I’ve just returned from visiting my daughter and her family in Napa, CA. On the train trip there, I met Kalju (pronounced “Kal-you”), a seventy-nine-year-old immigrant from Estonia who regaled me with stories of his past.
Kalju was seventeen when, early in World War II, the Soviet army occupied Estonia. He was about to be shipped off to Siberia when his Soviet employer notified authorities that he’d been servicing army trucks and was therefore vital to the war effort. Shortly after, when the Germans drove the Soviets out and occupied Estonia, Kalju was sent to a work camp in southern Germany. After the war, he immigrated to Winnipeg, Manitoba, where he worked as a laborer. He was transferred for a while to Churchill in the far north on Hudson Bay. He worked his way through high school until he immigrated to Chicago, where he was educated as a social worker and ultimately worked with African-American children in a Chicago ghetto for twenty years. During the 1968 riots, young African American men rolled his car over 1½ times and left him upside down in the car; on another occasion he was almost hammered to death until others intervened.
He was accompanied on the train by Judy, a 46-year-old author, and her daughter. Judy had known Kalju for decades and recently decided to write his biography. They’ve become close friends. Judy and her daughter accompany him in his frequent travels, in part because they enjoy his company, in part because he needs their help.
I had talked with Kalju for an hour before I recognized his dementia. We’d been on the train for over 24 hours, yet he asked Judy for the directions to the bathroom, which was on the first level of the same car. A few minutes afterwards, he came back to ask directions again.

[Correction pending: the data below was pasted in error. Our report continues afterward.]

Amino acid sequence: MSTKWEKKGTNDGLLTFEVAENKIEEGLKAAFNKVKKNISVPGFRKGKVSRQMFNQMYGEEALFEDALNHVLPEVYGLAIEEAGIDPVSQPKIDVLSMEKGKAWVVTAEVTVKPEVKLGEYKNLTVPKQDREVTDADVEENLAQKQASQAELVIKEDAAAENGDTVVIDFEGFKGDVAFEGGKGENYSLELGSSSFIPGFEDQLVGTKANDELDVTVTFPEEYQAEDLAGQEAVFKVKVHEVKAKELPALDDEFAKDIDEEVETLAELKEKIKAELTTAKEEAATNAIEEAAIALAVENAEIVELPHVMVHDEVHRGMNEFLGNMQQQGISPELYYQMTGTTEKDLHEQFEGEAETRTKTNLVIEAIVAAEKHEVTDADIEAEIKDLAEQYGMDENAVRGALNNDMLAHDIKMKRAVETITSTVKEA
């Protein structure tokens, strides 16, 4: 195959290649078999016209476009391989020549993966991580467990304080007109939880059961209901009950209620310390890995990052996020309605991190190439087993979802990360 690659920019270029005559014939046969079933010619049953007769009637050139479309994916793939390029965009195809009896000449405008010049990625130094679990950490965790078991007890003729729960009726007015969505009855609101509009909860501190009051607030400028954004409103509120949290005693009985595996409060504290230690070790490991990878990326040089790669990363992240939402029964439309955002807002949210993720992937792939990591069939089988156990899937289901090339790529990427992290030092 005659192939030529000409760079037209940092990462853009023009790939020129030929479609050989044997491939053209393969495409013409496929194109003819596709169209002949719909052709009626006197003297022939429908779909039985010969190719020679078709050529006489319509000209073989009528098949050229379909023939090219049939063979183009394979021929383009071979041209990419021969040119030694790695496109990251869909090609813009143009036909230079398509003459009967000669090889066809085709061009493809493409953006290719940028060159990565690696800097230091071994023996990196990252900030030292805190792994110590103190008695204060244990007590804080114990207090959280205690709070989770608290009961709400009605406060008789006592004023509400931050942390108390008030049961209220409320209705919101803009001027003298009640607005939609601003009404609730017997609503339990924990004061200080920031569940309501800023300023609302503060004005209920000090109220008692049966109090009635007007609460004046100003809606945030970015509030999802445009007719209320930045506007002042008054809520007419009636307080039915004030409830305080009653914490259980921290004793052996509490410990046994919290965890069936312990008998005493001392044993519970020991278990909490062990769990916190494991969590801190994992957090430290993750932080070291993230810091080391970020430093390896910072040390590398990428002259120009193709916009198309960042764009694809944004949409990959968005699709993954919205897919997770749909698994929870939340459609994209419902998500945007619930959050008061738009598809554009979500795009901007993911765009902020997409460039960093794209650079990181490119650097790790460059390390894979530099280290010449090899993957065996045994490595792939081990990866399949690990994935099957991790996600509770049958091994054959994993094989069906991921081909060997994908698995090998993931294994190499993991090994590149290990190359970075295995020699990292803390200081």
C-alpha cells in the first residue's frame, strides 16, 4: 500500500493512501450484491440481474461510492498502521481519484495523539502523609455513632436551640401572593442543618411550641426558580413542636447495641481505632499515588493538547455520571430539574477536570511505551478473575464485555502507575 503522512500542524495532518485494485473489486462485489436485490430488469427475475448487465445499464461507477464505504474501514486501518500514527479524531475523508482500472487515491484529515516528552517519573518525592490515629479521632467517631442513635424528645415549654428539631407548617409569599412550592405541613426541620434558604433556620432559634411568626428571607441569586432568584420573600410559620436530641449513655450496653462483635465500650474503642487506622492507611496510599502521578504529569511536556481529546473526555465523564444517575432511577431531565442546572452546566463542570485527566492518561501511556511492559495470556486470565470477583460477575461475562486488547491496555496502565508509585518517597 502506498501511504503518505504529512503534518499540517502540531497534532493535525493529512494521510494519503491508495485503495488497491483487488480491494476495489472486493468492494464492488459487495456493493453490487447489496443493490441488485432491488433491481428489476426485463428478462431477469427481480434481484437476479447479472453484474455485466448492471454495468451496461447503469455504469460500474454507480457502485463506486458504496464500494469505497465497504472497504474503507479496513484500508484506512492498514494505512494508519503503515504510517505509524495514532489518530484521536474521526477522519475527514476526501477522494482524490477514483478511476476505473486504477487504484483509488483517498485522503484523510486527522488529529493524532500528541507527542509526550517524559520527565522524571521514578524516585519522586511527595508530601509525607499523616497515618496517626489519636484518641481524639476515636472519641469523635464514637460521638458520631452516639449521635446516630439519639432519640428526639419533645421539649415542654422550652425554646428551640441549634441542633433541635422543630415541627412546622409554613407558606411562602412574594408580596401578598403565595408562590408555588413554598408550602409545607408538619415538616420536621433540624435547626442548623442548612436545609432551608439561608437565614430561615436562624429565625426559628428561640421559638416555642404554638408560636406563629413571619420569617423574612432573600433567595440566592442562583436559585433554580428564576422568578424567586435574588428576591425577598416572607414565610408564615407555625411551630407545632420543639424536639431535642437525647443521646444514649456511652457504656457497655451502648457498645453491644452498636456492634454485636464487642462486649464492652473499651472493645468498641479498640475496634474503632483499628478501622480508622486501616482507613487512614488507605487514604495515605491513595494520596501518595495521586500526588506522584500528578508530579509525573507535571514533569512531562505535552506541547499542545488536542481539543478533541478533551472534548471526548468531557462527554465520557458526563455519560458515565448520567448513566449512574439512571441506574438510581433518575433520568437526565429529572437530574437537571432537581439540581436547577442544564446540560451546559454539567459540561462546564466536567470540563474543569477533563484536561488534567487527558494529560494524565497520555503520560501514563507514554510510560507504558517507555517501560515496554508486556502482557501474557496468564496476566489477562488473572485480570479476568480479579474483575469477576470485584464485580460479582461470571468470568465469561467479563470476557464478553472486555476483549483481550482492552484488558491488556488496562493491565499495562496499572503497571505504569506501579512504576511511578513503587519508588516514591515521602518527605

I later talked with Judy. Kalju’s symptoms, she said, can be pronounced but are extremely variable. He recognizes his poor memory and his reliance on Judy and her daughter for orientation, yet he denies any general cognitive impairment. When I mentioned my Alzheimer’s to him, he said he was glad he didn’t have anything like that: His head simply had too much information, and there wasn’t room for anything new.
Shortly after meeting Kalju and deciding to write his biography, Judy realized that, while he told wonderful stories, he repeated them frequently. She’s now heard each of his few stories many times and realized she can’t write an autobiography with so little material.
Kalju can be quite disoriented indoors, she tells me. In a hotel room, for instance, Kalju has to ask every day where the bathroom is. Outdoors, however, he can go for long walks, even in unfamiliar environments, and never get lost. Judy has witnessed personality changes too, like when Kalju explodes in anger for no apparent reason. Often he apologizes but may later deny that the incident happened.
His judgment is sometimes impaired. They were once on a city bus riding through a poor, inner-city ghetto. Although the bus was full of African Americans, Kalju began talking loudly about the two times in Chicago he’d been attacked by young black men.
She has also noticed that, in the moment, he’ll recognize his poor memory, his disorientation and his need for assistance, but, when the moment is past, he doesn’t seem to remember these episodes of confusion, adamantly denying any impairment.
As I discovered when I engaged him in conversations, his impairment is not immediately evident and he can be quite lucid: I might never have realized he had dementia had I not witnessed his repeated asking for directions to the same place. He doesn't fit into the stereotype of Alzheimer's. He is able to maintain good relationships. He can go on long walks outdoors without getting lost or disoriented. His life appears full.
He helped me to see that life with Alzheimer's – even when symptoms are becoming more evident – does not have to lead to early isolation. It’s comforting.